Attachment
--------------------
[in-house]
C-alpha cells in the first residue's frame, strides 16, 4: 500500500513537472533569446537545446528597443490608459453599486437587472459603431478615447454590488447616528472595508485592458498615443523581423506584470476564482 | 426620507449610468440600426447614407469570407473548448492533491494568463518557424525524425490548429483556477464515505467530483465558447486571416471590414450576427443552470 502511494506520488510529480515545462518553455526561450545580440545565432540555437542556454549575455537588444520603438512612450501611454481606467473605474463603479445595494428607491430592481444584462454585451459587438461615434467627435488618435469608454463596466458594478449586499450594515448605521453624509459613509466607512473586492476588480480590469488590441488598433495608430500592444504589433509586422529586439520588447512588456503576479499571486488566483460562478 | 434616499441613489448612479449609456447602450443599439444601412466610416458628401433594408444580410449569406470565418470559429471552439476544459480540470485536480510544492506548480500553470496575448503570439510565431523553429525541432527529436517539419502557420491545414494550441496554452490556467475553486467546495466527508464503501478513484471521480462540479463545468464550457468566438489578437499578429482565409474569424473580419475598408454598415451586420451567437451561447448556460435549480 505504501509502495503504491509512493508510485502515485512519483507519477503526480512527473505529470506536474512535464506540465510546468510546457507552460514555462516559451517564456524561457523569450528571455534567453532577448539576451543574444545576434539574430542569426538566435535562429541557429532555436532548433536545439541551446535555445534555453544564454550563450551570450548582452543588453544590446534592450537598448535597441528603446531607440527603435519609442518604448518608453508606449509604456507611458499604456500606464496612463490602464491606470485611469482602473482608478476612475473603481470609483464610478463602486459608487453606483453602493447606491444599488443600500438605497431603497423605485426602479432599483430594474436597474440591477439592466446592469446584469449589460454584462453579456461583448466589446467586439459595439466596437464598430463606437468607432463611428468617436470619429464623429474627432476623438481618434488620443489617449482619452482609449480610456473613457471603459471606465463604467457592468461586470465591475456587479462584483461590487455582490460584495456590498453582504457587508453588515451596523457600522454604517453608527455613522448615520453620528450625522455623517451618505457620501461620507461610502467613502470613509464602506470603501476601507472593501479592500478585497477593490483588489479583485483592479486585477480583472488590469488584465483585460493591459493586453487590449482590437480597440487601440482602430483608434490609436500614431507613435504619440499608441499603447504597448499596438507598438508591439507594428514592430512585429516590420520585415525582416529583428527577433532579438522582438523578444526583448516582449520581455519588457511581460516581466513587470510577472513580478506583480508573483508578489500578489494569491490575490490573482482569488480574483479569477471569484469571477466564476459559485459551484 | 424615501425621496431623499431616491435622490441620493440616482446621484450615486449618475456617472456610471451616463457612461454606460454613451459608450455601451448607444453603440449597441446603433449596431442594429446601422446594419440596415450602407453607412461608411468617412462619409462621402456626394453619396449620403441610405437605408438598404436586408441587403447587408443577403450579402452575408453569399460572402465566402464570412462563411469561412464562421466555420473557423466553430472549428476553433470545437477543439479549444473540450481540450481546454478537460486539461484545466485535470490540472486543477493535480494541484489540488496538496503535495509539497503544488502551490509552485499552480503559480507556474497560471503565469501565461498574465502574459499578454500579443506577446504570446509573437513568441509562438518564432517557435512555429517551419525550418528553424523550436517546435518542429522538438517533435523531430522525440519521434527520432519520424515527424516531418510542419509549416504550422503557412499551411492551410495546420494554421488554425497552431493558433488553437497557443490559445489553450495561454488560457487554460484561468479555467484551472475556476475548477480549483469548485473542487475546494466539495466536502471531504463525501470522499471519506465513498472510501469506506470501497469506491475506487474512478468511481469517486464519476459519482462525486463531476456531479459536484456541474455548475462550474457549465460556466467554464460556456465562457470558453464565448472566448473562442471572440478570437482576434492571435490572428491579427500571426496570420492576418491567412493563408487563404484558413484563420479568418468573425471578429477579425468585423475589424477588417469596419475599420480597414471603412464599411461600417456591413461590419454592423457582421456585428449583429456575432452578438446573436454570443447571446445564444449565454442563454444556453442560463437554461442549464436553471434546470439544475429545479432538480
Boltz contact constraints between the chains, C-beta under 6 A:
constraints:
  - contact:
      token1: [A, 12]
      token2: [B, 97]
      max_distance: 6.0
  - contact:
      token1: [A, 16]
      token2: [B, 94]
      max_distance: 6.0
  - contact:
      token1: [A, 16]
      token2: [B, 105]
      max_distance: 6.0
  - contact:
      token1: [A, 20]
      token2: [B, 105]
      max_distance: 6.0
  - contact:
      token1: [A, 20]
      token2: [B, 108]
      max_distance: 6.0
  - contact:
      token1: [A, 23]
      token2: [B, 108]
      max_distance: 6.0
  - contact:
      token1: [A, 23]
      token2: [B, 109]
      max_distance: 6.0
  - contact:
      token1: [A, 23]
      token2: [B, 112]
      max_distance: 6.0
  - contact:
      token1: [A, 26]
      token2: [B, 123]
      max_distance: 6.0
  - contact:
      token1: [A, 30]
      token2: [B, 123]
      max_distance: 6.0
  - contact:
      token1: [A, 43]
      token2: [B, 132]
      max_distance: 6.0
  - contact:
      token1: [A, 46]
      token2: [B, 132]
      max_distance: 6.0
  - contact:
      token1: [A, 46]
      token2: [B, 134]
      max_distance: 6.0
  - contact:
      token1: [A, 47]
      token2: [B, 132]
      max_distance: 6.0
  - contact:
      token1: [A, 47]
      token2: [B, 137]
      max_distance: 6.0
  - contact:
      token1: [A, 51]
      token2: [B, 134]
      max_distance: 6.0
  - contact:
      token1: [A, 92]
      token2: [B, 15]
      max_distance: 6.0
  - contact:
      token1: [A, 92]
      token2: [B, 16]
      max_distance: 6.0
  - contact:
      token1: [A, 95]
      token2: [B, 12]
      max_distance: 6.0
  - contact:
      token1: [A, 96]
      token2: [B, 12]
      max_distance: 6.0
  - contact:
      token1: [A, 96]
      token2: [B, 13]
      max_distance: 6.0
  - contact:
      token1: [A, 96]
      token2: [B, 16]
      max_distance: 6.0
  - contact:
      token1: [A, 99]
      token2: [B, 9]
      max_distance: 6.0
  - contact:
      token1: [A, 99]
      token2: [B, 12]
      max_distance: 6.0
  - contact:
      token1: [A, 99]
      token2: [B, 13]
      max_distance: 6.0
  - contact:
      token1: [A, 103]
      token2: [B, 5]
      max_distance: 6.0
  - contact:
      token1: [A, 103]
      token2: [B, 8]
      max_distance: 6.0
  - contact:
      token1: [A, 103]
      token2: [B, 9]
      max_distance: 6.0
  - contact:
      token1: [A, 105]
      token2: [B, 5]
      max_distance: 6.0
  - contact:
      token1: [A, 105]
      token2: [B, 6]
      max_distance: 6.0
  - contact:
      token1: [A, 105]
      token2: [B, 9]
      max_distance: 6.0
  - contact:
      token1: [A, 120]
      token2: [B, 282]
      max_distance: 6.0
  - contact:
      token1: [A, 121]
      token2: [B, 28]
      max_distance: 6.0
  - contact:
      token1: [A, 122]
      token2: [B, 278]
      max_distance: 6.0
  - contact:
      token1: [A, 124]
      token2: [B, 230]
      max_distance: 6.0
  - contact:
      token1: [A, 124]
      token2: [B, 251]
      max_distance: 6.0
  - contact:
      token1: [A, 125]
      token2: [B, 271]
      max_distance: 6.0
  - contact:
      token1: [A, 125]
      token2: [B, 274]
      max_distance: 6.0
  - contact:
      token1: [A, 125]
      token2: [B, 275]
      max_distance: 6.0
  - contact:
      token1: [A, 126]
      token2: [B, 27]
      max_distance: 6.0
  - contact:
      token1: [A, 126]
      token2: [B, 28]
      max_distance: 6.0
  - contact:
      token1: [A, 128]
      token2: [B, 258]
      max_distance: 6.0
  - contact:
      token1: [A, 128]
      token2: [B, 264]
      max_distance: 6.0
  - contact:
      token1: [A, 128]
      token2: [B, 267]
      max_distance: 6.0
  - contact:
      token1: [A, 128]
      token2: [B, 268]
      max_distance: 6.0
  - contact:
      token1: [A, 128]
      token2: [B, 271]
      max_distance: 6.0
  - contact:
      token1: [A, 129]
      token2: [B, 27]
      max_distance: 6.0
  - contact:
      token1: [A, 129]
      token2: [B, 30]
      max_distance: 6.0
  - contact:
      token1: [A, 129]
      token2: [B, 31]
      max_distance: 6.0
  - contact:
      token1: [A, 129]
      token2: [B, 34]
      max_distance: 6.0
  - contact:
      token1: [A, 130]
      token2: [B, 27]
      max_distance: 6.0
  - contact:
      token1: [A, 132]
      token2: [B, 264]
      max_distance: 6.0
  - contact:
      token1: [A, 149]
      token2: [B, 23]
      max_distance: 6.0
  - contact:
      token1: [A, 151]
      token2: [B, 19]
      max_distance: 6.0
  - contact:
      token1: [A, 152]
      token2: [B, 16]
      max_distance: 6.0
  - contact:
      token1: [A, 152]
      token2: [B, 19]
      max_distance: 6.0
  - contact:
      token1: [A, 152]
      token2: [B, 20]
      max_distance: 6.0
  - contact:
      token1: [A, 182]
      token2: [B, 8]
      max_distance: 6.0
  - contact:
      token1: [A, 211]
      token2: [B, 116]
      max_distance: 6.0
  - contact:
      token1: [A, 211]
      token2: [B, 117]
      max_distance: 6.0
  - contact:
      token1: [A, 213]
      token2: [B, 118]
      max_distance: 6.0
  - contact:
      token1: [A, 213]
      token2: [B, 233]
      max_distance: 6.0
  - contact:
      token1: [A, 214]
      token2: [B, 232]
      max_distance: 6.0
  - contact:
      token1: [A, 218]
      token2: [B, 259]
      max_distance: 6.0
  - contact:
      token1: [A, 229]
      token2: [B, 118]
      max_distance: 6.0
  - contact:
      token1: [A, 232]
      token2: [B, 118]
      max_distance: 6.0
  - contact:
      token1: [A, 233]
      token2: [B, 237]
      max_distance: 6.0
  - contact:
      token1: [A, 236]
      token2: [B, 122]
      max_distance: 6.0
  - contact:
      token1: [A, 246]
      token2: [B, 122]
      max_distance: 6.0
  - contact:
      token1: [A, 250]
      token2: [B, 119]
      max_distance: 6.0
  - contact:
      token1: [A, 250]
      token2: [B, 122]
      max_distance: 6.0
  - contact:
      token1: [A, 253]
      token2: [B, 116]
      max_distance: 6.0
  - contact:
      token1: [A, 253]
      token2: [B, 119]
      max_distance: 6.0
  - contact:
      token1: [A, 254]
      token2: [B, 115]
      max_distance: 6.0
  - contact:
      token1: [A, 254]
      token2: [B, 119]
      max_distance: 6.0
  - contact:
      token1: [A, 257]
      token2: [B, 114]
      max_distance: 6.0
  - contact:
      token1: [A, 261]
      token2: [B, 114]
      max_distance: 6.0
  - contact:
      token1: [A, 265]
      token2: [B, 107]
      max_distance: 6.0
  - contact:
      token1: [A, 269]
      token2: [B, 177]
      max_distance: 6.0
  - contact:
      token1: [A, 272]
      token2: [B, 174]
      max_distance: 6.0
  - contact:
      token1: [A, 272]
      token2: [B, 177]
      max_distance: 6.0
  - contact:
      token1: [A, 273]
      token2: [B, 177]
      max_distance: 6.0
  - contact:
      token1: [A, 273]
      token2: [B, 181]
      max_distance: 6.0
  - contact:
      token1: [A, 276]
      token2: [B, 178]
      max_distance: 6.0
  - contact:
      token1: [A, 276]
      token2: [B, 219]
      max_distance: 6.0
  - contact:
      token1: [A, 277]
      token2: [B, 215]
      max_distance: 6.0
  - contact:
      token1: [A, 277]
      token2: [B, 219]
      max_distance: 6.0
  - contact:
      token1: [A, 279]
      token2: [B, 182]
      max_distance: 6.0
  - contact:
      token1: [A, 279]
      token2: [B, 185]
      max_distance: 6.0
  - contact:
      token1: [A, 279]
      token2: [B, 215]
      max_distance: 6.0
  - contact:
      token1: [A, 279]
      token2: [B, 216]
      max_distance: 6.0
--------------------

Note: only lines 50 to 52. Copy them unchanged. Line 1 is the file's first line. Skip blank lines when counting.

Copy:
      token1: [A, 46]
      token2: [B, 132]
      max_distance: 6.0